About 40 years ago, 13-year-old Tim Taylor left a note atop a mountain in the Sierra Nevada range in California. The note was simple and to the point: "Tim Taylor climbed to this peak, Thursday August 17, 1972. Age 13 yrs. Anyone finding this please write."
After four decades, the note, which Taylor had left in a metal film canister, was discovered by 69-year-old hiker Larry Wright. Wright attempted to do what was asked and track down Taylor. But he had no luck. There were no voter registration records, and people from Taylor's old city didn't know where he had moved to. But then La Cañada Online ran the story. Soon enough, word reached the mysterious Taylor.
Taylor told the paper, "One of my dad's old cronies called me Saturday, and he says, 'You're not going to believe this, but you're on the front page of the newspaper.' All my old compatriots from La Cañada have been in touch." Taylor now serves as a Superior Court judge in San Diego County.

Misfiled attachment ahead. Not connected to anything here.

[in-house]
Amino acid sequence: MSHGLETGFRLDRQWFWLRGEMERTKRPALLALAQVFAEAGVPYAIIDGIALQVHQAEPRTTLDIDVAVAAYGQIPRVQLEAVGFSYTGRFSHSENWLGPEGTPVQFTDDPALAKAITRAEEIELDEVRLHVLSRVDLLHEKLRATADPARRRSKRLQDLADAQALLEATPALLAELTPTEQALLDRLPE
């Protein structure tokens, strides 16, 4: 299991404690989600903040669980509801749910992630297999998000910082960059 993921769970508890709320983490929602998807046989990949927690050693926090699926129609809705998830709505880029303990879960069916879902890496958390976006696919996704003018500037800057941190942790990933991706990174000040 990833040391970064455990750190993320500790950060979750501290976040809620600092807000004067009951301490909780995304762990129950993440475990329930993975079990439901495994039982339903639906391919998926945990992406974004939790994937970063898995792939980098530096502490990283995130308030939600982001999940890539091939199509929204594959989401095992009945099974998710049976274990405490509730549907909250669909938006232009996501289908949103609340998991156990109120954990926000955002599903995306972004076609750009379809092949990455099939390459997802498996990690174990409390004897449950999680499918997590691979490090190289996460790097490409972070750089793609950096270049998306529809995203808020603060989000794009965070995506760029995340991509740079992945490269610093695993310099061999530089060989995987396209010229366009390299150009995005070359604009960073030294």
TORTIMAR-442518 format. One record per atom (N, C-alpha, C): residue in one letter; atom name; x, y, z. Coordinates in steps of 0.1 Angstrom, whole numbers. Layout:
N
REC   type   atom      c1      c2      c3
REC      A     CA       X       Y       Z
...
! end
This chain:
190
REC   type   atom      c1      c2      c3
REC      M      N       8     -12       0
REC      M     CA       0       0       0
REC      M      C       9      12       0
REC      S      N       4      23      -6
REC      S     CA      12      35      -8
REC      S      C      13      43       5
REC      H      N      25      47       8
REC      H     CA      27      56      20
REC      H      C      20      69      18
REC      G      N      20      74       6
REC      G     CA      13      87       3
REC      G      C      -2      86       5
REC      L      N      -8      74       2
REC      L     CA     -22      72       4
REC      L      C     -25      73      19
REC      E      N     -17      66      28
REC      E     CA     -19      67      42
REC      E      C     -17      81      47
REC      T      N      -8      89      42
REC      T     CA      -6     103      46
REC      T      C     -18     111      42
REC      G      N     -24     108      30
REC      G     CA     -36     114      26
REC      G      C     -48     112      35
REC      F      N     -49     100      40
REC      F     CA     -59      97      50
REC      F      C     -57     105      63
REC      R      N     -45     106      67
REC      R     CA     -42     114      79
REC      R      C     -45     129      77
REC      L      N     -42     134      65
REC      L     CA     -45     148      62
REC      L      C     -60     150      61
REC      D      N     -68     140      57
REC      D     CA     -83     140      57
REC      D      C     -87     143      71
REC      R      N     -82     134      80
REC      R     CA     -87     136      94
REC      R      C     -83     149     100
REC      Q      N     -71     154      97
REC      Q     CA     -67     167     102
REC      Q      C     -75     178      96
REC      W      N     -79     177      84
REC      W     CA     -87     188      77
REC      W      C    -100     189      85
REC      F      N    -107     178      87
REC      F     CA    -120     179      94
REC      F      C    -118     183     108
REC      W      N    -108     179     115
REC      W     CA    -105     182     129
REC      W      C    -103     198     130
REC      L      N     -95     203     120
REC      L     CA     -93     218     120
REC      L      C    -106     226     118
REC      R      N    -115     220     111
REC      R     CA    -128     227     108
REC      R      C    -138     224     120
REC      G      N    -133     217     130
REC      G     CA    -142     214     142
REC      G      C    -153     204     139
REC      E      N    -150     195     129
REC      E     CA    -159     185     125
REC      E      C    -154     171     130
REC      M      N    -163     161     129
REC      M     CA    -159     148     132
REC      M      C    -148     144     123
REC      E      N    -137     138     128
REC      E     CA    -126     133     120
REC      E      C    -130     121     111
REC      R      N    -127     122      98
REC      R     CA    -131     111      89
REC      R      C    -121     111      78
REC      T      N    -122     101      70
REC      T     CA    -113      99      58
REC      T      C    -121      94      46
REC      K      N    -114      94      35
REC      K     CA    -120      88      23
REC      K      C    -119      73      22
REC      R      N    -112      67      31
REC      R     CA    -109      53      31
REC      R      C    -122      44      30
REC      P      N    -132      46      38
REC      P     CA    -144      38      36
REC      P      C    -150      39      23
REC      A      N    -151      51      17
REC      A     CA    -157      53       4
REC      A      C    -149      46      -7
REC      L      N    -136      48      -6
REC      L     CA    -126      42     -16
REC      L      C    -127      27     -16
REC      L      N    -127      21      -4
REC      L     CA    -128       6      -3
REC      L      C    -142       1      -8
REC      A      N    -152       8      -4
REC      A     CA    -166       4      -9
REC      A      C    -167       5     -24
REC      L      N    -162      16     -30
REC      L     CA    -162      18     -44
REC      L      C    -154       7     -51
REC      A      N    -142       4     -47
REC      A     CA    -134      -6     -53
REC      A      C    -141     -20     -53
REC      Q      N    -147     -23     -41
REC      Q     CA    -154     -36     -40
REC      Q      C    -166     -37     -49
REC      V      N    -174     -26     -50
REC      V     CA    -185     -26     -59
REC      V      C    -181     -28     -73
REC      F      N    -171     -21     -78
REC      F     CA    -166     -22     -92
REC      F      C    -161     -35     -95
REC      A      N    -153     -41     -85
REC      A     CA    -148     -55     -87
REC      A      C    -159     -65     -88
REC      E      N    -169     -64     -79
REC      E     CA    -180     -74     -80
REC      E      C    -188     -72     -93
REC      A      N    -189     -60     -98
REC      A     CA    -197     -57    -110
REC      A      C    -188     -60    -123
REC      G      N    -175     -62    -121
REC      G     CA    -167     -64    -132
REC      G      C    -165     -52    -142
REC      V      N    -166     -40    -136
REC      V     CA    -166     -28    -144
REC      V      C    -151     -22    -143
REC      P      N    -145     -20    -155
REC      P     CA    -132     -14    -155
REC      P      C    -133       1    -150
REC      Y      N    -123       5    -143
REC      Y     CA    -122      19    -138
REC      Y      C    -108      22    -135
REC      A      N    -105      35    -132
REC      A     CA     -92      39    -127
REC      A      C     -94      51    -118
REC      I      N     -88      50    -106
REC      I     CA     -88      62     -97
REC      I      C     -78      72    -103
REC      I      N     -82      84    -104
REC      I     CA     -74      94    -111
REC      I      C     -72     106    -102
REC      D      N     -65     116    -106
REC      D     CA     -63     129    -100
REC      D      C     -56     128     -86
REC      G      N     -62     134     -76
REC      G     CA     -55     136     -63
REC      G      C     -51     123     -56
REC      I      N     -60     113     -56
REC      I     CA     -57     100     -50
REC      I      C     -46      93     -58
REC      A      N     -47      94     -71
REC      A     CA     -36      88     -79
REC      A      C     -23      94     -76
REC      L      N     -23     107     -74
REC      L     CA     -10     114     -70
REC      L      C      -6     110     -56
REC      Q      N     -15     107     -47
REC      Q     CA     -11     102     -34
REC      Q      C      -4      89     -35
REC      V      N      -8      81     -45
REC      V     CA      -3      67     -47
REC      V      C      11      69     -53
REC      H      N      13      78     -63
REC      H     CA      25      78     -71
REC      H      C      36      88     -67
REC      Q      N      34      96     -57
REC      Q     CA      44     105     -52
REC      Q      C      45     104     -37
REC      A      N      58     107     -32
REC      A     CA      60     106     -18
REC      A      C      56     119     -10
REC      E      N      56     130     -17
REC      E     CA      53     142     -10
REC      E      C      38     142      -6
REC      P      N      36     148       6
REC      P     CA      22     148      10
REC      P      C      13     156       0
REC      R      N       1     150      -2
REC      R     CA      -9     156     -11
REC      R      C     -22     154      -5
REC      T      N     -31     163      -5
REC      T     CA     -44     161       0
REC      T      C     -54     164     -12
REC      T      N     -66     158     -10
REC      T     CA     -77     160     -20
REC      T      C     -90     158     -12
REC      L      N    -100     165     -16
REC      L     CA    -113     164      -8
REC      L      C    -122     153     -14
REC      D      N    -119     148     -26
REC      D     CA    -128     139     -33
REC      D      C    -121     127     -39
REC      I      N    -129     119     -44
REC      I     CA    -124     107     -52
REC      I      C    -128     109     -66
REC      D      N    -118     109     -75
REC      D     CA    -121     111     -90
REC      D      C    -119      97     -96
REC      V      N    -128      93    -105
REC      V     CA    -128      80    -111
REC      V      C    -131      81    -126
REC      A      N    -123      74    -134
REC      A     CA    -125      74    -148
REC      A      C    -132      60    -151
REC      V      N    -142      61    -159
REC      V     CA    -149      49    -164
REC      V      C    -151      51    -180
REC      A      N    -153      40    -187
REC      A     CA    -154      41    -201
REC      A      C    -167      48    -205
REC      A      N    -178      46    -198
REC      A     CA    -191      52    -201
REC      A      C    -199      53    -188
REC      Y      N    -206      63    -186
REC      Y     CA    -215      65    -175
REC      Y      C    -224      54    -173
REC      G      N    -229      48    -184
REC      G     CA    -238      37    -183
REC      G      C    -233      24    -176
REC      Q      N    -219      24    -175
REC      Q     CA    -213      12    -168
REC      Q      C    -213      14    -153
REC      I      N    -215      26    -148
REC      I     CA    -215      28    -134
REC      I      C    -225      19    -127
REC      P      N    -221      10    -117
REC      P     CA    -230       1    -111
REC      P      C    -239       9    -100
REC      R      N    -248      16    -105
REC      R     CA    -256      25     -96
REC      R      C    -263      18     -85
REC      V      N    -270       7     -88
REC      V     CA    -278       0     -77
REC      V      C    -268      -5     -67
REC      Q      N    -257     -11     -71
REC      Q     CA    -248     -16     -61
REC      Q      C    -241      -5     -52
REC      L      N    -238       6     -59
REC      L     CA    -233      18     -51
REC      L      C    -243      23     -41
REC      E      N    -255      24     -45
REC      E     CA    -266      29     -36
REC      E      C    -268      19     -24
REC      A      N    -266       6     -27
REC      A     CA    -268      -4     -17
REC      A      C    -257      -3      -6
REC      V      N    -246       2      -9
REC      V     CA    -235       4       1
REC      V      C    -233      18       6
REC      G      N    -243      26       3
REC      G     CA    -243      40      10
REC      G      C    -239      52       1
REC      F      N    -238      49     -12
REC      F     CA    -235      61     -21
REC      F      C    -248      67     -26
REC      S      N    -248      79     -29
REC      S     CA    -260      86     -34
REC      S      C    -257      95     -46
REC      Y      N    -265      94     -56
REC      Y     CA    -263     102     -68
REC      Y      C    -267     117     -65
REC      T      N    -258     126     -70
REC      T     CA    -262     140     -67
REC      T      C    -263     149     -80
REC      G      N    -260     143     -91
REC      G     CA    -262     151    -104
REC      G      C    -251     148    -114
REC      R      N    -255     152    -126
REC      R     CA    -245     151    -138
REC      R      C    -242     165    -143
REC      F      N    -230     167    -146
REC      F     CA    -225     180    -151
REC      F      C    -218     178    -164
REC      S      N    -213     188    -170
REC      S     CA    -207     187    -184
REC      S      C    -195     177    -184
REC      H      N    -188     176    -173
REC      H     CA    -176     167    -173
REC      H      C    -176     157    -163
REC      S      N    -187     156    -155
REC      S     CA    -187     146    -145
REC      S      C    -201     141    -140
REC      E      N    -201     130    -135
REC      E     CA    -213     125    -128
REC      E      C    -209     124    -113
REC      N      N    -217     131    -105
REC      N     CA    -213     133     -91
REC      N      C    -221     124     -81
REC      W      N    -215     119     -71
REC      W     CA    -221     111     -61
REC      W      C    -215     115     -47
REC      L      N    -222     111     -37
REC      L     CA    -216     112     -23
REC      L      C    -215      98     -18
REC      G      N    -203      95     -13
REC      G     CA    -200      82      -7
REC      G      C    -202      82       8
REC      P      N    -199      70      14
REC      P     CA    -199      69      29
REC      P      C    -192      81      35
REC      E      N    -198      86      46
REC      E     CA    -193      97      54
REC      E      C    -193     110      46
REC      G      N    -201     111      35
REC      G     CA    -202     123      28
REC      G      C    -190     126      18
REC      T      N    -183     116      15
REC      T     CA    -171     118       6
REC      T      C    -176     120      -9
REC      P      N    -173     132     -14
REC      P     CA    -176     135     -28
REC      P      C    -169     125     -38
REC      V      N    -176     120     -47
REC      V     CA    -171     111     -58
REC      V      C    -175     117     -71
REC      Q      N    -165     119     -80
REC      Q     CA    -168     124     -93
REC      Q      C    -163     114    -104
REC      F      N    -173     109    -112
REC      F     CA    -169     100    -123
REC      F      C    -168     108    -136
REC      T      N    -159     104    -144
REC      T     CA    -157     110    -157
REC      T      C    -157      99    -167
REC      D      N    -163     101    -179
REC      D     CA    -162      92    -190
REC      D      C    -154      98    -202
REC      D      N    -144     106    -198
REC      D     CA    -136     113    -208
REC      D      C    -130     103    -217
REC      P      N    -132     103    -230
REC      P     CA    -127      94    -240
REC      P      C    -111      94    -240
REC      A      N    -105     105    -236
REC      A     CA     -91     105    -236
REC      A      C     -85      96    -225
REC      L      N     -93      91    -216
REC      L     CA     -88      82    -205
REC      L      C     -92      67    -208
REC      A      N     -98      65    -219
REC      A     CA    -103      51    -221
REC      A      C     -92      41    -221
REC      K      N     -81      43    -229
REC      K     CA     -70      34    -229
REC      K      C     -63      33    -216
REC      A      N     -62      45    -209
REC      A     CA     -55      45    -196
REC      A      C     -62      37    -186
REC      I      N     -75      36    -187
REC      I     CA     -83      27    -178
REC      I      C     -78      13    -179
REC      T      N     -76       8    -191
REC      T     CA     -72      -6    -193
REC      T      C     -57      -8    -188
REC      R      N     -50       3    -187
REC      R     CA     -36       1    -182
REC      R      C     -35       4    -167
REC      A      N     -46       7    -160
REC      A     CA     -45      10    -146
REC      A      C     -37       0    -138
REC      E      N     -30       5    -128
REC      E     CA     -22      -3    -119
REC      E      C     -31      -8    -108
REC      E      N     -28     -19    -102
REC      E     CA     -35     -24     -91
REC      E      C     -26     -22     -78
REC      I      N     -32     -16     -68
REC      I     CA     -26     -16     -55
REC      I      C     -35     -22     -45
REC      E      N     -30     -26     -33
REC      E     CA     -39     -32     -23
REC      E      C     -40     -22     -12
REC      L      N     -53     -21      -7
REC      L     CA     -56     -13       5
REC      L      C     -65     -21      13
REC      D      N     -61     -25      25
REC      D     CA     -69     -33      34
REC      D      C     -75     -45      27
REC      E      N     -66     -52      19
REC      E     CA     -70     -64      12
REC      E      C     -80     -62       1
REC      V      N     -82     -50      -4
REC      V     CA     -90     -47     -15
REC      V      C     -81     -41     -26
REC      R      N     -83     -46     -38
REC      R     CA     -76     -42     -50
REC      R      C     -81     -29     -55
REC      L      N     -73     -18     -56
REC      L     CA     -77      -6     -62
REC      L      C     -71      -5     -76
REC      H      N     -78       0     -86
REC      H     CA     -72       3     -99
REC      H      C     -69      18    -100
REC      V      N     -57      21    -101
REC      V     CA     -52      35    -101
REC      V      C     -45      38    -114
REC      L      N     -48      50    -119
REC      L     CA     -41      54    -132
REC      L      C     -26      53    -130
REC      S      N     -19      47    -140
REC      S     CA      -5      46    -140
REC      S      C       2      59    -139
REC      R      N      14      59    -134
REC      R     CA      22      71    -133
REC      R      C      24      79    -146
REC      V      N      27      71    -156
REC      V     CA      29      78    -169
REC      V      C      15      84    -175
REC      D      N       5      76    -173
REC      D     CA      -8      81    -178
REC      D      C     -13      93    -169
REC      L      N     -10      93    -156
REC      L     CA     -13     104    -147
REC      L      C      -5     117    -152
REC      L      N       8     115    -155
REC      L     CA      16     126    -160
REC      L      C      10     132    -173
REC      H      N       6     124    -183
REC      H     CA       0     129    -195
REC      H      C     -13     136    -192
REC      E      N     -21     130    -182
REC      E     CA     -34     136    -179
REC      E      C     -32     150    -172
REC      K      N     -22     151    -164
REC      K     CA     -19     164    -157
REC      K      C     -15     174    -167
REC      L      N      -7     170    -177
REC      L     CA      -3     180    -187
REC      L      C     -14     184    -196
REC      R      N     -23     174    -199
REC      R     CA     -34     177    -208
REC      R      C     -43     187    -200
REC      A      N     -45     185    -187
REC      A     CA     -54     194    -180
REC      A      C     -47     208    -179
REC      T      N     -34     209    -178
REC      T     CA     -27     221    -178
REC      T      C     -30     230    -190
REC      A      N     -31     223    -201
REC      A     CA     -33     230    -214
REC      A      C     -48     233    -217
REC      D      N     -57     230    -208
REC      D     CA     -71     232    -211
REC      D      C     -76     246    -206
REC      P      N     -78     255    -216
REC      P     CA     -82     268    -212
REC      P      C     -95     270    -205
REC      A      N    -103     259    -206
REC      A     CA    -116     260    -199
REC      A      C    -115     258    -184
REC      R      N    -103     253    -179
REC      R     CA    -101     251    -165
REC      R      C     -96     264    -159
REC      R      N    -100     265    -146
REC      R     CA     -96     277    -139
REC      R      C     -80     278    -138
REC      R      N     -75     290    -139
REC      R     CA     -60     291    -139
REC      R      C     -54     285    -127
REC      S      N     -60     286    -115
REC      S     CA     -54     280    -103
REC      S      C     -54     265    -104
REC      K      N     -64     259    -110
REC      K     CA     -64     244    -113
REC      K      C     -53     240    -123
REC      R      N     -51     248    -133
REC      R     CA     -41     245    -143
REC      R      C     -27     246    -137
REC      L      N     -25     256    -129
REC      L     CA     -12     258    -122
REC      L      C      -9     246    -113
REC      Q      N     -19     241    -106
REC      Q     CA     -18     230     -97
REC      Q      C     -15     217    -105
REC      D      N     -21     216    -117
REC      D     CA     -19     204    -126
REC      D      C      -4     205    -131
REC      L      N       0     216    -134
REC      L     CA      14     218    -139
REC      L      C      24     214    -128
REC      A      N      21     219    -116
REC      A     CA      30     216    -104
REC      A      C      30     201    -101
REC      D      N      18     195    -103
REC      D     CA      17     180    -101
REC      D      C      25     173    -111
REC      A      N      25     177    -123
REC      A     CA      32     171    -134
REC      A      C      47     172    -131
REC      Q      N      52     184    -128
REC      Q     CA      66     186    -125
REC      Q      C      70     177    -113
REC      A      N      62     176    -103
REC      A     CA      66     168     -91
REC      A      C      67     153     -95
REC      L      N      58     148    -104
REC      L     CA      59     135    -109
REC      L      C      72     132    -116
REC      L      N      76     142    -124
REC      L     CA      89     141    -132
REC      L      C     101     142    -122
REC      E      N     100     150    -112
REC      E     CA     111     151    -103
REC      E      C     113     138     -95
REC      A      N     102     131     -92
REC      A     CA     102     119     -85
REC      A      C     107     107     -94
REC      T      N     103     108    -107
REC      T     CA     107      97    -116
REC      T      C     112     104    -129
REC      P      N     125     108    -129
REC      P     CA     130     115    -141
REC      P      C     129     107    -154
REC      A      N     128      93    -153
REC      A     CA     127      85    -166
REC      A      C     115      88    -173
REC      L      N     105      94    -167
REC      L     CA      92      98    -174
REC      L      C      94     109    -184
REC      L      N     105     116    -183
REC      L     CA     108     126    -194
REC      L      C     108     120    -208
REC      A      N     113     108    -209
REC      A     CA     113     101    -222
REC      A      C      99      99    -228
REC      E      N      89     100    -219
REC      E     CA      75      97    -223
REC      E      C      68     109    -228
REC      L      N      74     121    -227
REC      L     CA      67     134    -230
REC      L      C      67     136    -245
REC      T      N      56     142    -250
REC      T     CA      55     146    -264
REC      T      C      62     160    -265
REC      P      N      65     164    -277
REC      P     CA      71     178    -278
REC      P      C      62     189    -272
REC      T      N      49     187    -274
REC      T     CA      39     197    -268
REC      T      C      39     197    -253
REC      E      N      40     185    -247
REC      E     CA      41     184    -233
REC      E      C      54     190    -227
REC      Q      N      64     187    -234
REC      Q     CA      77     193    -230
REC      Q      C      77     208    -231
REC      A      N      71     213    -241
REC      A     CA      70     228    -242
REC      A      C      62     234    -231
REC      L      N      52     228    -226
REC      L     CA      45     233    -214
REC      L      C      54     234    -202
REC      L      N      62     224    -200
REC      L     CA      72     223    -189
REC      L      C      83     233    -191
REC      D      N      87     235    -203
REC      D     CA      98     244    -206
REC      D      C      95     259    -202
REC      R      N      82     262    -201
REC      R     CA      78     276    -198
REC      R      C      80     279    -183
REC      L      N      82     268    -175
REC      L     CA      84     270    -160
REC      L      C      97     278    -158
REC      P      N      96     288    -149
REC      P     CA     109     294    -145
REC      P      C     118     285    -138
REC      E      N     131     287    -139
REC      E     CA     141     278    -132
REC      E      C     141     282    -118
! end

Taylor and Wright spoke with La Cañada Online about their unusual connection. Taylor explained that he left the note while he was hiking with his Boy Scout troop. It was a habit he'd picked up thanks to his father. "Whenever [my family] would go to Catalina, my dad would have us put a note in a bottle," he said. "It's kind of the same idea." Taylor chose the location because it appeared that nobody had ever set foot on it before. Plus, according to the map provided to him by the Boy Scouts, the peak was unnamed.
Forty years later, the peak is still unnamed. Taylor said, "I'm probably the first to climb that peak, and I think [Larry Wright] and his grandson are probably the second. Maybe we can name it the Taylor-Wright Peak—after the first two people to climb it."
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